Delegation agrees to tax bill change

March 23, 2005|by TAMELA BAKER

ANNAPOLIS - In the ongoing discussion of what should - and should not - be included in legislation to revise the excise tax Washington County charges for new development, local lawmakers are ready to make a concession to county officials over a required study of the impact of property assessments on the county's revenues.

A requirement that county officials complete the study before the county could begin collecting the revised excise tax will be dropped, according to Christopher B. Shank, chairman of the Washington County Delegation to the Maryland General Assembly.

The county still will have to do the study and report to the delegation by Nov. 1, Shank said.

Delegation members agreed to the change because of "a commitment from the city (of Hagerstown) and the county to conduct a thorough report by Nov. 1 on issues we were concerned about," Shank said.


The delegation initially proposed a separate bill that would set up a commission to study rising property assessments in the county, and particularly how those assessments are affecting senior citizens and the supply of affordable housing. That bill had not been withdrawn as of Tuesday.

Shank said county officials convinced him they could not do a comprehensive study of property assessments in time to begin collecting the revised tax on July 1, when the new fiscal year begins. They feared they would lose potential revenues if they had to wait until the study was complete.

While allowing the county to start collecting the tax in July, this latest amendment to the excise tax bill moves up the deadline for the assessment study to be finished. The previous deadline was Dec. 31. Del. Robert A. McKee, R-Washington, said the amendment should be ready for the House Ways and Means Committee today.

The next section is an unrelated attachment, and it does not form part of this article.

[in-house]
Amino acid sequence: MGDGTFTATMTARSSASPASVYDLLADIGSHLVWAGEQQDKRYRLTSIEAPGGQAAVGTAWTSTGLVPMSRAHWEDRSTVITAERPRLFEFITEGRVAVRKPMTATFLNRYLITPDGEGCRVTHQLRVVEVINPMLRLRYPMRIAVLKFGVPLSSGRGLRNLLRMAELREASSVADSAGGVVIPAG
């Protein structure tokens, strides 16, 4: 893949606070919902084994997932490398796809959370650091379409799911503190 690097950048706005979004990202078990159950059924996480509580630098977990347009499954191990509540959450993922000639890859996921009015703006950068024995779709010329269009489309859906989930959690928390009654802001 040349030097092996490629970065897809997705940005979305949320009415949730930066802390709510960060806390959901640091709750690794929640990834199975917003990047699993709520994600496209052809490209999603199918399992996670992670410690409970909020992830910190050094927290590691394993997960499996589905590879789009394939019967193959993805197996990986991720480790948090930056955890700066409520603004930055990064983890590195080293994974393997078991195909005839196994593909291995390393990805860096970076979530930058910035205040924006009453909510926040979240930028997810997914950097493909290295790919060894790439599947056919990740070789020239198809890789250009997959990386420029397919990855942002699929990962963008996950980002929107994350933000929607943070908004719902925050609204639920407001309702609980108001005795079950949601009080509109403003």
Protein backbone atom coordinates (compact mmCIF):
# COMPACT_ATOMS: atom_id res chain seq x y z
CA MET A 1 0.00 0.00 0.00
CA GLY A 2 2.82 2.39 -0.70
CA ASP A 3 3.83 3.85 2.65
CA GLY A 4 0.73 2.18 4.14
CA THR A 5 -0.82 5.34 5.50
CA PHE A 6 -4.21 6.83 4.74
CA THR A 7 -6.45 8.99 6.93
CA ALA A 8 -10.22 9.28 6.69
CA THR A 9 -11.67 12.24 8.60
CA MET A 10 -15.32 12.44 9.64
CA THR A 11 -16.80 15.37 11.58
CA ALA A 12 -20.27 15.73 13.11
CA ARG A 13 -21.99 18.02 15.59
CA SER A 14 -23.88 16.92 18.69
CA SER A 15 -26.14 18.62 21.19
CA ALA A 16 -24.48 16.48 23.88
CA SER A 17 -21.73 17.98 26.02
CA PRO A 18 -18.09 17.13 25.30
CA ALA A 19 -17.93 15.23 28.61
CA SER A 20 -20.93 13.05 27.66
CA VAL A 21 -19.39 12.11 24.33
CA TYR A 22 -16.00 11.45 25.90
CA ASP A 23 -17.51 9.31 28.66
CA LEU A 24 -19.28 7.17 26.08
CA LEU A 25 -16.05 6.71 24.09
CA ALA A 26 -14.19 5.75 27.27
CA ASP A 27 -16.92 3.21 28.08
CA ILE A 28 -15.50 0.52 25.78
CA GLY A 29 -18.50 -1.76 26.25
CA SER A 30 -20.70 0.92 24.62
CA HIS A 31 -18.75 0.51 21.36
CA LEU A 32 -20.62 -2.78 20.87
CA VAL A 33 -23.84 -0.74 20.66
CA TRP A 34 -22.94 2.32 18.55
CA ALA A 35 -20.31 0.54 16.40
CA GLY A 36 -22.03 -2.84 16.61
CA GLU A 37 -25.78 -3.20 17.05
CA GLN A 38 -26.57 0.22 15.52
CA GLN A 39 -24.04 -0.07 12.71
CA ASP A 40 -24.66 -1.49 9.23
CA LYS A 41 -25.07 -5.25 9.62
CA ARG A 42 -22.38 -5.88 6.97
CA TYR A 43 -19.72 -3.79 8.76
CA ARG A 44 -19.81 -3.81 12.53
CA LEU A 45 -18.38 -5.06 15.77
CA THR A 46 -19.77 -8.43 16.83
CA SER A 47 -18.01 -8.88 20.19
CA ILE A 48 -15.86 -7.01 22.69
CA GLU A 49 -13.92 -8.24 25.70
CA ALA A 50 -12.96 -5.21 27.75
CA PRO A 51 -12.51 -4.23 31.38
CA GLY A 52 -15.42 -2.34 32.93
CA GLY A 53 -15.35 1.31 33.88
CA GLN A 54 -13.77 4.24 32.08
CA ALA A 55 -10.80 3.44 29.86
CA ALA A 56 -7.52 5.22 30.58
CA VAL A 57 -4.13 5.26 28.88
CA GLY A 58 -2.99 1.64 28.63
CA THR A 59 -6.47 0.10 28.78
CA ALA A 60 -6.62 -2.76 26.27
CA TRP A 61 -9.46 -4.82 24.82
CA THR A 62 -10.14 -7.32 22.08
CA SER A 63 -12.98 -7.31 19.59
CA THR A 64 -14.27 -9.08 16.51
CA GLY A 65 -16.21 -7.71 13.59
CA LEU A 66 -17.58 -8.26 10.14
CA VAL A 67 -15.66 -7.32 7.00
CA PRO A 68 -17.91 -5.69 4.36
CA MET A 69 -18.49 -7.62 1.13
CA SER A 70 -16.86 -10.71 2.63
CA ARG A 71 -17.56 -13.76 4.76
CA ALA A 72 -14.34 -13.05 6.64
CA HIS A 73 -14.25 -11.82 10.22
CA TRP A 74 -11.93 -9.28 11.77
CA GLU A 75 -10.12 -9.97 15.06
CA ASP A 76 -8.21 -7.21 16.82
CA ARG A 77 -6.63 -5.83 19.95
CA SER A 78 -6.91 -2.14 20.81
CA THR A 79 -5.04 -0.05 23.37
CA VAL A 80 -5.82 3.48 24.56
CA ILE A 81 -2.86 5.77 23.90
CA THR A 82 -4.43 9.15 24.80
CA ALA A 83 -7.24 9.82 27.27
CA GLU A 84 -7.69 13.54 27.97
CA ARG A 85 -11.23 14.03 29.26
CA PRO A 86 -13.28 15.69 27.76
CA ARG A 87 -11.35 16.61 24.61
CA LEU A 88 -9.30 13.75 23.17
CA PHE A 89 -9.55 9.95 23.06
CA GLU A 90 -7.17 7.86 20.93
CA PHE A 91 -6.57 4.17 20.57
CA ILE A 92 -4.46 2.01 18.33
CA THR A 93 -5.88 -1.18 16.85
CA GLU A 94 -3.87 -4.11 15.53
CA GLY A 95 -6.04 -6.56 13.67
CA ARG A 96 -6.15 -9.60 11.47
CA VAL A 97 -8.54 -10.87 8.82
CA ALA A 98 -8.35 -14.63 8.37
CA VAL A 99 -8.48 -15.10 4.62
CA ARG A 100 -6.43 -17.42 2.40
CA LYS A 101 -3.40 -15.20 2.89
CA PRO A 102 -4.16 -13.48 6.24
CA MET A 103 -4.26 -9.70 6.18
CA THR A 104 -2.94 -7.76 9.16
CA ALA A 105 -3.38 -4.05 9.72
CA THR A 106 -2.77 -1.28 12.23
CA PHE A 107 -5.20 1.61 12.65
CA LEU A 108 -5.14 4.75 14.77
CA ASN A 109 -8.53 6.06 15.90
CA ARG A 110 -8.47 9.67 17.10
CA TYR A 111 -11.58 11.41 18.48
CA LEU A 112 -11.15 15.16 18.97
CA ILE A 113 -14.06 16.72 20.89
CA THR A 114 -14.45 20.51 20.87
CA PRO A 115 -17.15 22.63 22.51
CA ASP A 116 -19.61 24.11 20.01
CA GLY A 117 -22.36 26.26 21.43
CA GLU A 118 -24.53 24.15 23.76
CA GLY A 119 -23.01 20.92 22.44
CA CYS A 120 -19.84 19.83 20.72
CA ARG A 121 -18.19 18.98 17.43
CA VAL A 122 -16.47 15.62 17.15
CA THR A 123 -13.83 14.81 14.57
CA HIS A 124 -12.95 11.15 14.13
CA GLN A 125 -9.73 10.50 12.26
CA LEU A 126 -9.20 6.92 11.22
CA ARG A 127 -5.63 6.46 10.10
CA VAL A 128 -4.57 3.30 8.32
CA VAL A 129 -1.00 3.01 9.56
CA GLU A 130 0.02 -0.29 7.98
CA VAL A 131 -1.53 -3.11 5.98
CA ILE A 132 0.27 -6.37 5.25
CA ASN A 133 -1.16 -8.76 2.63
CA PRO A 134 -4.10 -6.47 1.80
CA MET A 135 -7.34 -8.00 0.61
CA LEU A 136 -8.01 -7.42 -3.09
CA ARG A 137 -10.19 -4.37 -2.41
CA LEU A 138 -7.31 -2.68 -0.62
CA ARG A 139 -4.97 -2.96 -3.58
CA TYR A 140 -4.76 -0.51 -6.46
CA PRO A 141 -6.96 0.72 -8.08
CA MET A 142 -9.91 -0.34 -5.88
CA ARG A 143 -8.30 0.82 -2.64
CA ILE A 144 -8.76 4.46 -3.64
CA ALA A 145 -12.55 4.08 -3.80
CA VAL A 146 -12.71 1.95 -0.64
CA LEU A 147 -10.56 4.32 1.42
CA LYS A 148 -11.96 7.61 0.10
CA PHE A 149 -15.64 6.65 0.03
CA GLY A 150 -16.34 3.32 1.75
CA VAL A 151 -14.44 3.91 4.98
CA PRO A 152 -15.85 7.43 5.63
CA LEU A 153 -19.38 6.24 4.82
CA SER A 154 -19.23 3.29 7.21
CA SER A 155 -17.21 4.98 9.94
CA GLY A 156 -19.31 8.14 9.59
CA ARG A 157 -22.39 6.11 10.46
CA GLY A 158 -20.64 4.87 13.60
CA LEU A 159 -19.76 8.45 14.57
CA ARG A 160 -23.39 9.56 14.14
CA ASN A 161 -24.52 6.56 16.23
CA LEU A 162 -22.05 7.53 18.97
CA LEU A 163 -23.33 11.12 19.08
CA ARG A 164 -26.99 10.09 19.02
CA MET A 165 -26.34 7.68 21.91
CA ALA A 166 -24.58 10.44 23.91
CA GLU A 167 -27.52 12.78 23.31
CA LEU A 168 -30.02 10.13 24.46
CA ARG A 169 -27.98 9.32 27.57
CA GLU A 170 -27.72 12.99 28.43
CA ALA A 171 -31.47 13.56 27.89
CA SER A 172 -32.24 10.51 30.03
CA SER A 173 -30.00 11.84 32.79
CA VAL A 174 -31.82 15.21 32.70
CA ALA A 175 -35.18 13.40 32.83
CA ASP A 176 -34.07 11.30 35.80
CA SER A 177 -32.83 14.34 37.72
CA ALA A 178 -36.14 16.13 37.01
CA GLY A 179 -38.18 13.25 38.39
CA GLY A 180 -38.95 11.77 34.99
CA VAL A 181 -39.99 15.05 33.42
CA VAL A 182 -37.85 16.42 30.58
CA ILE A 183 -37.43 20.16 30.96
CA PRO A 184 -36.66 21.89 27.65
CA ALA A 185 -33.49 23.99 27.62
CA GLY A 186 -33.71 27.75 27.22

The Washington County Commissioners requested the excise tax revision because development has expanded faster than anticipated when the original tax was approved two years ago. The money will be used for road and school construction as well as other growth-related projects.

"Clearly, we need to do something to give them some tools for the schools and the roads," Shank said.

The purpose of the assessment study is to give delegation members a picture of how the county is spending the taxes the General Assembly approves. Even so, Del. LeRoy E. Myers, R-Washington/Allegany, said he thought the county should be able to begin collecting the taxes right away.

"They're the ones who have to decide whether they're doing the right things," he said. "We just want some justification for doing so."

Shank said he might also ask the county to investigate Charles County's excise tax rules, which allows new homeowners to add the excise tax to their regular property taxes, amortizing the excise tax over 10 years rather than paying the full charge up front. In addition to giving homebuyers more time to pay, adding the charges to their property taxes would also offer them tax advantages, Shank noted.

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